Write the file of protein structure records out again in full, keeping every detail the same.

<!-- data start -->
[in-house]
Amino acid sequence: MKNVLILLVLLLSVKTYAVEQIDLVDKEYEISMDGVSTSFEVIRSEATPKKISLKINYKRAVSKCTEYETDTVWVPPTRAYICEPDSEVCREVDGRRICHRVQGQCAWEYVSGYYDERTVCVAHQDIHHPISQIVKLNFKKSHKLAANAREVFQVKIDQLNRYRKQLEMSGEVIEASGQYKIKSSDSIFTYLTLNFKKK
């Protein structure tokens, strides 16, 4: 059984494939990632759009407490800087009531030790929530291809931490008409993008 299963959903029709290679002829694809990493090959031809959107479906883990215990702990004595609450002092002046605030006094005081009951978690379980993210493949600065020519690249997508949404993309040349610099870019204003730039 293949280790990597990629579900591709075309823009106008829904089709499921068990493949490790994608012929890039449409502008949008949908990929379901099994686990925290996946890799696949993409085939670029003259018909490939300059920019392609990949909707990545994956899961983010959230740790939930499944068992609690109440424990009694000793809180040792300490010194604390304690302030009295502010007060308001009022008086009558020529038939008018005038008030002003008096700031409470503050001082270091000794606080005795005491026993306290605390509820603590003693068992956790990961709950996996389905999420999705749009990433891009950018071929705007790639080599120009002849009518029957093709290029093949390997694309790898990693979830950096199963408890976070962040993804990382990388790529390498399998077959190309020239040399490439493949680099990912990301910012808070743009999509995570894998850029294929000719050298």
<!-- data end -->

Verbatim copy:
[in-house]
Amino acid sequence: MKNVLILLVLLLSVKTYAVEQIDLVDKEYEISMDGVSTSFEVIRSEATPKKISLKINYKRAVSKCTEYETDTVWVPPTRAYICEPDSEVCREVDGRRICHRVQGQCAWEYVSGYYDERTVCVAHQDIHHPISQIVKLNFKKSHKLAANAREVFQVKIDQLNRYRKQLEMSGEVIEASGQYKIKSSDSIFTYLTLNFKKK
């Protein structure tokens, strides 16, 4: 059984494939990632759009407490800087009531030790929530291809931490008409993008 299963959903029709290679002829694809990493090959031809959107479906883990215990702990004595609450002092002046605030006094005081009951978690379980993210493949600065020519690249997508949404993309040349610099870019204003730039 293949280790990597990629579900591709075309823009106008829904089709499921068990493949490790994608012929890039449409502008949008949908990929379901099994686990925290996946890799696949993409085939670029003259018909490939300059920019392609990949909707990545994956899961983010959230740790939930499944068992609690109440424990009694000793809180040792300490010194604390304690302030009295502010007060308001009022008086009558020529038939008018005038008030002003008096700031409470503050001082270091000794606080005795005491026993306290605390509820603590003693068992956790990961709950996996389905999420999705749009990433891009950018071929705007790639080599120009002849009518029957093709290029093949390997694309790898990693979830950096199963408890976070962040993804990382990388790529390498399998077959190309020239040399490439493949680099990912990301910012808070743009999509995570894998850029294929000719050298």